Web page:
Results and discussion
Unfired film: As expected, the silver particles appeared to be uniformly dispersed in the glassy matrix (Fig. 4a). The back-scattered SEM image of the cross-section of the unfired film (Fig. 4b) shows large number of pinholes.
Complete evolution of thick film paste can be observed from SEM images depicted in Fig. 5a–d with respect to grain growth. The increase in grain size with respect to firing temperature is noted. The fired films show almost uniform surface morphology with lateral grain growth of silver particles. However, formation of cavities in case of higher firing temperature is observed (Fig. 5c and d).
The comparative examination of cross-sectional SEM micrographs discloses the reduction in pores, when the films are fired at 550 °C (Fig. 6a). The compact microstructure with few cavities for the film fired at 600 °C (Fig. 6b) suggesting depression in sintering temperature of the silver particles is observed. The size of the cavities and penetration of silver into substrate tend to enhance with increase in firing temperature (Fig. 6c, d). The noticeable feature of the above images is that the penetration of silver into substrate begins to take place in case of film fired at 600 °C (Fig. 6b); however, the penetration of silver appears to be increased for thick film fired at 700 °C (Fig. 6c) and even more prominently enhanced for thick film fired at 850 °C (Fig. 6d).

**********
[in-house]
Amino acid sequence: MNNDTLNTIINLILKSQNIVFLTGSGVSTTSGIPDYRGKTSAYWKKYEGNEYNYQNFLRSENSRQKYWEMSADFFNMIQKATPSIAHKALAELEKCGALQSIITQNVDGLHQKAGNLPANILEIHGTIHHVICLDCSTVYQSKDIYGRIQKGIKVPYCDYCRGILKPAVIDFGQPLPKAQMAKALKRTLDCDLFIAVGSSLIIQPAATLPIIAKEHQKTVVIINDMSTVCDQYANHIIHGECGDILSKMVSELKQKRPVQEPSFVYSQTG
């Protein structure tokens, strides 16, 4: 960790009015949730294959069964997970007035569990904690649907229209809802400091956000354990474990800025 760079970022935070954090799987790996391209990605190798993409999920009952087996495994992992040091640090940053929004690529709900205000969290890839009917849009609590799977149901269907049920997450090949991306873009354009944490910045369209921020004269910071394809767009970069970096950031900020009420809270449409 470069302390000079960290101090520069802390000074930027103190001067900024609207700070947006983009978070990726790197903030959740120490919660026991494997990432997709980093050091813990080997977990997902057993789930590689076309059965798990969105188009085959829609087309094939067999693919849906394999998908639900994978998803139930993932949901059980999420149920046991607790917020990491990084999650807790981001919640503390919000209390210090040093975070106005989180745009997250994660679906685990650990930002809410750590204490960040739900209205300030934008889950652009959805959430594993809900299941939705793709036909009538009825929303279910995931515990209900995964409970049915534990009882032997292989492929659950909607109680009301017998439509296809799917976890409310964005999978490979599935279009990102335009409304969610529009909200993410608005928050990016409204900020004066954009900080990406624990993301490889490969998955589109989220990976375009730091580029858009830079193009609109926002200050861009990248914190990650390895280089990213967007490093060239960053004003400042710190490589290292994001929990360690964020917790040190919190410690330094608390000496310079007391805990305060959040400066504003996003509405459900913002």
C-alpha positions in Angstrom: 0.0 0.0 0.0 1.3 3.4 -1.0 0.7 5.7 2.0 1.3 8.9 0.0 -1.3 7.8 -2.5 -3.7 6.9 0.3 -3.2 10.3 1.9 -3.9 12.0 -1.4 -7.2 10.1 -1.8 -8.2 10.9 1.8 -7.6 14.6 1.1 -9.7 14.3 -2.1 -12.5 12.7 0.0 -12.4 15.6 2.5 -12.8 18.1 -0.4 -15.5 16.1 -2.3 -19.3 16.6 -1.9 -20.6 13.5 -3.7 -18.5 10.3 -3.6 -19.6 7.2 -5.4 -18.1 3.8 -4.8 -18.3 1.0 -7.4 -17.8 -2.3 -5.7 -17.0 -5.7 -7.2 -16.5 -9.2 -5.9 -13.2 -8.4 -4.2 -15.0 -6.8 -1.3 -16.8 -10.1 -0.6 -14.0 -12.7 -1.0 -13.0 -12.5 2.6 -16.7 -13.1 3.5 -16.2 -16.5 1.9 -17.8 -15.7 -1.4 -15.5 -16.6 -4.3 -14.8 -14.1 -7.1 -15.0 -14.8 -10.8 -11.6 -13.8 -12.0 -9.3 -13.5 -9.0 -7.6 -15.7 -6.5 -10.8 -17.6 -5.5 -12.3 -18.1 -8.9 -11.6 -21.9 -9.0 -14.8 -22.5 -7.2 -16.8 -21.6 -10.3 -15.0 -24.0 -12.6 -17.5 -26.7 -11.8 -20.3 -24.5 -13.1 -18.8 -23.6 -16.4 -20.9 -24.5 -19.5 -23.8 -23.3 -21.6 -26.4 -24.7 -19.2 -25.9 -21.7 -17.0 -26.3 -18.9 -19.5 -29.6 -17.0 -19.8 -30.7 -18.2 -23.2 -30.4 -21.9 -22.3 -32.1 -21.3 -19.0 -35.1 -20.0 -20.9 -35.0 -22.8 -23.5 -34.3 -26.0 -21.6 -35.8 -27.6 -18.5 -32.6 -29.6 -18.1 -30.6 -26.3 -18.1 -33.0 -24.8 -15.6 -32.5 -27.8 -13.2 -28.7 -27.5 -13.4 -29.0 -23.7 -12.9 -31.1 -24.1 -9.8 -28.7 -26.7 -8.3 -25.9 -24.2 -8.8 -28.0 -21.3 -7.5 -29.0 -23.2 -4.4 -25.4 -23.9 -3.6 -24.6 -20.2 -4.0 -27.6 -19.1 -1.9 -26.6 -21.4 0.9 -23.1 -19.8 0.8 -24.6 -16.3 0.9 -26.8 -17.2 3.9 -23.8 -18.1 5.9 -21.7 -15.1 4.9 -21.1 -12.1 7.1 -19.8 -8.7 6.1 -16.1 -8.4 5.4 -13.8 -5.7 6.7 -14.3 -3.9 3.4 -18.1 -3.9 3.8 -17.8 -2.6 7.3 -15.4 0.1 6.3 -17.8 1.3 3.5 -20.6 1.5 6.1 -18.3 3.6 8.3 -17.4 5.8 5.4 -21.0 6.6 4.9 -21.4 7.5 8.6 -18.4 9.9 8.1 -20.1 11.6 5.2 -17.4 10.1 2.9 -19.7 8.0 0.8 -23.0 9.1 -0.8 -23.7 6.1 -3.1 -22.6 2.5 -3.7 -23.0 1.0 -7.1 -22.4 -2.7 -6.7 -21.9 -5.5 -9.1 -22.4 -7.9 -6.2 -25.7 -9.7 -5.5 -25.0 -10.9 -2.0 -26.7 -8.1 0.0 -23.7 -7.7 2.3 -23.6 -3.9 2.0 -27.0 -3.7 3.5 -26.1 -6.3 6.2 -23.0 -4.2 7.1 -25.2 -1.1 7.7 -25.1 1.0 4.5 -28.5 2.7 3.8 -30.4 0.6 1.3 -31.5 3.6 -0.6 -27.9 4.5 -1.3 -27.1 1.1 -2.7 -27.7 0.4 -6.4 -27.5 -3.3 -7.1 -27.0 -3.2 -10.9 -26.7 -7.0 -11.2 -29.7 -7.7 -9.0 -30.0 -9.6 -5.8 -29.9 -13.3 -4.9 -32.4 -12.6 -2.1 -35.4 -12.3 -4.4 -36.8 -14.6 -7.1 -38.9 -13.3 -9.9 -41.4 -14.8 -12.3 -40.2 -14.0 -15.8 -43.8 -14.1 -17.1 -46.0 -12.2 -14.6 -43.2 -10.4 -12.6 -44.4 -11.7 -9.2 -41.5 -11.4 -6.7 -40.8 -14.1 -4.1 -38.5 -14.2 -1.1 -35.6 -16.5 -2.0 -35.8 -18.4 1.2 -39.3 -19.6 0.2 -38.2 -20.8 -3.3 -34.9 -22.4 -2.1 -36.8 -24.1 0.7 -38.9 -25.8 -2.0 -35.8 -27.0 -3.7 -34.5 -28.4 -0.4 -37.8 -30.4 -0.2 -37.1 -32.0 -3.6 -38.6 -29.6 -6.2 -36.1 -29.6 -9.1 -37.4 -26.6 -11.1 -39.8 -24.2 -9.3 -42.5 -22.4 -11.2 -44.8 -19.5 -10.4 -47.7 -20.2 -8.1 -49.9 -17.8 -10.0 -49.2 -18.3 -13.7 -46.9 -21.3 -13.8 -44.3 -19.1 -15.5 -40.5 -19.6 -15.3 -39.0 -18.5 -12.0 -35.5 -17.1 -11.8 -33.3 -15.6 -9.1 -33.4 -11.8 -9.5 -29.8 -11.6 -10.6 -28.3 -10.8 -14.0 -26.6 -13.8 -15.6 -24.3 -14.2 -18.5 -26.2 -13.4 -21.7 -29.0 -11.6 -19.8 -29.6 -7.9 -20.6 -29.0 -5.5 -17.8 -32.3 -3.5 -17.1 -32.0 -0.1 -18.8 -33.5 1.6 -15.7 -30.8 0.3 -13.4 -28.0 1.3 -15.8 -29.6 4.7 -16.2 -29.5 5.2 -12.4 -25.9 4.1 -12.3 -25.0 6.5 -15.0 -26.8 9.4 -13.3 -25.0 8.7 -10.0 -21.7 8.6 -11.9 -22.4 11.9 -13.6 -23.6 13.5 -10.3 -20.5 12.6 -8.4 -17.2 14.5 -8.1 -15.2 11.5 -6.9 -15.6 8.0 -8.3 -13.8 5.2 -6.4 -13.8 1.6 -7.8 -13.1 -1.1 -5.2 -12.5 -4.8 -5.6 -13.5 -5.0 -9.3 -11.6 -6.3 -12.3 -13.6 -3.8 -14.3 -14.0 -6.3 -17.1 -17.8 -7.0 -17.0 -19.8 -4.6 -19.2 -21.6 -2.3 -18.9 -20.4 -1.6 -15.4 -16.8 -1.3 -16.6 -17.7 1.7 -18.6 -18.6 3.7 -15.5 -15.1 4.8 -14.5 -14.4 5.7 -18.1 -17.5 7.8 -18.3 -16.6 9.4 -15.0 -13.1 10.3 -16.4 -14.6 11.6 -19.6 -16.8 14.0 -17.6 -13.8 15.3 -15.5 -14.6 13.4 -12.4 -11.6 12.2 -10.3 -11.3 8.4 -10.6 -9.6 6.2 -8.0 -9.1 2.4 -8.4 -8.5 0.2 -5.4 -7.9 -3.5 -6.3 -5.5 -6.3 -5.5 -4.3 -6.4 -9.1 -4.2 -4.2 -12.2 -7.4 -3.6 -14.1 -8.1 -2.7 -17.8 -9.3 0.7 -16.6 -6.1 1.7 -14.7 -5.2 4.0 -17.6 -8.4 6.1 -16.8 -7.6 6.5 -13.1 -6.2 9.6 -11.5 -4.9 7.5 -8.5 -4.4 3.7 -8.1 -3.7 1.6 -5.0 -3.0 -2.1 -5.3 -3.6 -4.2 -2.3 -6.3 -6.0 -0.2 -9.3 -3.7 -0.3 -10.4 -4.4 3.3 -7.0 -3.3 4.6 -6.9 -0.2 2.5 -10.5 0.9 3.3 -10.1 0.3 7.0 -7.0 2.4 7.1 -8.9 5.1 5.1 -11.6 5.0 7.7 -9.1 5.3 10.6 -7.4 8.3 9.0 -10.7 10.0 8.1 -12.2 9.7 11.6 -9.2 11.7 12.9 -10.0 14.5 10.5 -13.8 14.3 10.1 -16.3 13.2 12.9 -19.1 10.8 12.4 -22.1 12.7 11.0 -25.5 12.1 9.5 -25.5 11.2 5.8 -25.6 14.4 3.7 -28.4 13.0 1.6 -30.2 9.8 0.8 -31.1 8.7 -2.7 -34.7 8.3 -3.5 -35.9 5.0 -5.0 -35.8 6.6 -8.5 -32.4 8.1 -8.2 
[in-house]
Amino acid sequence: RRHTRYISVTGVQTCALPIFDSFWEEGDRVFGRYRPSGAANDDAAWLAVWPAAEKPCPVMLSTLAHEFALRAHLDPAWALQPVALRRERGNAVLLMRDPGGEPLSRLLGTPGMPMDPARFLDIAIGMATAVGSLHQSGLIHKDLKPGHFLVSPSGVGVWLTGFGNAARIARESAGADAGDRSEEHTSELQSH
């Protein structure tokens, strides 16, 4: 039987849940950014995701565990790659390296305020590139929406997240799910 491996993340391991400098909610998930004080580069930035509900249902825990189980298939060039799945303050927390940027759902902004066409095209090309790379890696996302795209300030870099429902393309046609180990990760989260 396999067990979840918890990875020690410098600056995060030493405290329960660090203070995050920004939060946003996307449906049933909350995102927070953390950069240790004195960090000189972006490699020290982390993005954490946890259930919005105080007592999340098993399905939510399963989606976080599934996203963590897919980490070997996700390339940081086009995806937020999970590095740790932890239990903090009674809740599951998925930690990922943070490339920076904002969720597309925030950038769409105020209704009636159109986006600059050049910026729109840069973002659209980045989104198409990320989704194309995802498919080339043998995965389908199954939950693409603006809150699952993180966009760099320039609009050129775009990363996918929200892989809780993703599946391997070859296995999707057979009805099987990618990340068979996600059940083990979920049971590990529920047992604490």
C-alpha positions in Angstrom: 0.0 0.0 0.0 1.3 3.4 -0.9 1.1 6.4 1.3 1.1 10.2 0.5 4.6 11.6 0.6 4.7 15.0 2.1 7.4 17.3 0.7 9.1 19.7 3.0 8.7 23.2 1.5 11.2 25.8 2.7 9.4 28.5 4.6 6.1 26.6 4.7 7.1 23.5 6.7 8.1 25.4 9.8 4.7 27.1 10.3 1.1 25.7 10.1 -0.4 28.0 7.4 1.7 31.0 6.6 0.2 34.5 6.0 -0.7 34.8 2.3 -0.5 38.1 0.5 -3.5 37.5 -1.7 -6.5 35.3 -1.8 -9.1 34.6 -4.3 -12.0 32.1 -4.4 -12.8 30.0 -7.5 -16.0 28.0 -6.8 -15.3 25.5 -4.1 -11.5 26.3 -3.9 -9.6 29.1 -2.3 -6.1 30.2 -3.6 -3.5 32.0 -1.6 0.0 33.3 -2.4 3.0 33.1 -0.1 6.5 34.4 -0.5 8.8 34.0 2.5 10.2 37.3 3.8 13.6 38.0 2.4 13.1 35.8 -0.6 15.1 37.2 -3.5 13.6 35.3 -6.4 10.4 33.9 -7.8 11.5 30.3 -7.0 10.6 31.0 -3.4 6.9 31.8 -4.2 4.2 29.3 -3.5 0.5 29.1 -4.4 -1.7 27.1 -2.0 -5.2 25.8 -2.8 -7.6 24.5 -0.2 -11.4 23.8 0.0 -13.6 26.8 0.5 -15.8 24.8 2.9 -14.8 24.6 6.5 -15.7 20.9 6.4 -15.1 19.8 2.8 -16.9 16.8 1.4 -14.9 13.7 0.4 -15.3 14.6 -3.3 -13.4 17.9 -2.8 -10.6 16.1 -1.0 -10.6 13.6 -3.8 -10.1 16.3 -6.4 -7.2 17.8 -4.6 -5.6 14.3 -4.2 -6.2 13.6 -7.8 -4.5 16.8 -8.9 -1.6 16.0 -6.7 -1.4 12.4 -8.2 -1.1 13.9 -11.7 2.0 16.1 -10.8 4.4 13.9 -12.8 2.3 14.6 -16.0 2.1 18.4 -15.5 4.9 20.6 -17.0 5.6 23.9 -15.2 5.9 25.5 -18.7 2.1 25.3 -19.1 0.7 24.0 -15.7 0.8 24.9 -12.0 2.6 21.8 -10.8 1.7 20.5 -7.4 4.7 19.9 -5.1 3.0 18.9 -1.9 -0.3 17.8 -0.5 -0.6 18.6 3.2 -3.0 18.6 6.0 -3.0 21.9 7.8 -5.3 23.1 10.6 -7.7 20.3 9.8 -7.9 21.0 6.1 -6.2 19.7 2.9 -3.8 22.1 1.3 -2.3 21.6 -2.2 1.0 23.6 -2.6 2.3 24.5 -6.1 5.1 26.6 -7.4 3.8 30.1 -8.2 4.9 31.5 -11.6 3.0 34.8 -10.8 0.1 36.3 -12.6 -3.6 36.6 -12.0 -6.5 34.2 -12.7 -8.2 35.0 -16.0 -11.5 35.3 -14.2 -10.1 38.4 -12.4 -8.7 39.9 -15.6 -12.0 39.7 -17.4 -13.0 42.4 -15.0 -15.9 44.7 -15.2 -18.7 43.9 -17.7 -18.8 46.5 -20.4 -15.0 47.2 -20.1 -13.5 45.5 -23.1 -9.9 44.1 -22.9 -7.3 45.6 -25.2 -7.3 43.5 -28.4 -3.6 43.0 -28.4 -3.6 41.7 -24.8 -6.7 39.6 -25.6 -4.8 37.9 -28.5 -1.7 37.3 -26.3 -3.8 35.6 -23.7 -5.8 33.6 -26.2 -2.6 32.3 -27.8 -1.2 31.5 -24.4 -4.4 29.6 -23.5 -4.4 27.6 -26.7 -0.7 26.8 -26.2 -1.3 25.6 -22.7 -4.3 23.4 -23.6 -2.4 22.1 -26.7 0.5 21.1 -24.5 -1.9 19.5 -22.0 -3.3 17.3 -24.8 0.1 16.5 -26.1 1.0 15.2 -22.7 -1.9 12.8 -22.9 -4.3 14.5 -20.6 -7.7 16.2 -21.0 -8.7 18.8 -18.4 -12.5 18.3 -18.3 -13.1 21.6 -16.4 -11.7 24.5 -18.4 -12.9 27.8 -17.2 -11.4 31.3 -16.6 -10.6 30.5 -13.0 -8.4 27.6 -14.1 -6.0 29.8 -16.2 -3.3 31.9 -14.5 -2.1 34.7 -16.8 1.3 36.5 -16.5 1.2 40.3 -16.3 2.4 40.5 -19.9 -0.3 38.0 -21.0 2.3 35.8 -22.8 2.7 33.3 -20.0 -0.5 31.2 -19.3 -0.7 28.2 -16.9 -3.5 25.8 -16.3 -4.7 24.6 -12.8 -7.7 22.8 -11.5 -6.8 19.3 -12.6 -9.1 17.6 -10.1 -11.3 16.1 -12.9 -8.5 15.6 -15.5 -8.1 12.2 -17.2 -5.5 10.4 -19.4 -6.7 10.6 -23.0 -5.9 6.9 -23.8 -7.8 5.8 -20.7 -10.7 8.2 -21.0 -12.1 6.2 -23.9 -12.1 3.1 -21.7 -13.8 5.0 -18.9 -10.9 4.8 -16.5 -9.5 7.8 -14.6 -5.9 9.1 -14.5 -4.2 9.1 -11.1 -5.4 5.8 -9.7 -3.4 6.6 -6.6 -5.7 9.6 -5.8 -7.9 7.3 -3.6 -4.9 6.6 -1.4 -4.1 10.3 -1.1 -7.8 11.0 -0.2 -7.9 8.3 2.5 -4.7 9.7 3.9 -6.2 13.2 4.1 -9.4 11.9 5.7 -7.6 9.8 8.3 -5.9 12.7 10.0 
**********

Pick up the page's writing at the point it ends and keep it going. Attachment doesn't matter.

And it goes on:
Thick film conductor paste was formulated using silver nanopowder (size 20–150 nm) synthesized by hitherto unattempted DC arc thermal plasma technique. It was found that the resultant ‘green’ thick films fired at 600 °C showed better properties in terms of surface microstructure and sheet resistance than those of the films prepared at other firing temperatures viz., 550 °C, 700 °C, as also the conventional thick film peak firing temperature of 850 °C. It can be concluded that the nano-size silver particles are responsible for lowering the thick film processing temperature. It is opined that nanoparticles of silver can extend thick film paste technology to MEMS regime by aptly complementing with the downsizing trend in electronics devices.
Generous funding by Department of Information Technology (DIT), India under the nanotechnology initiative is acknowledged.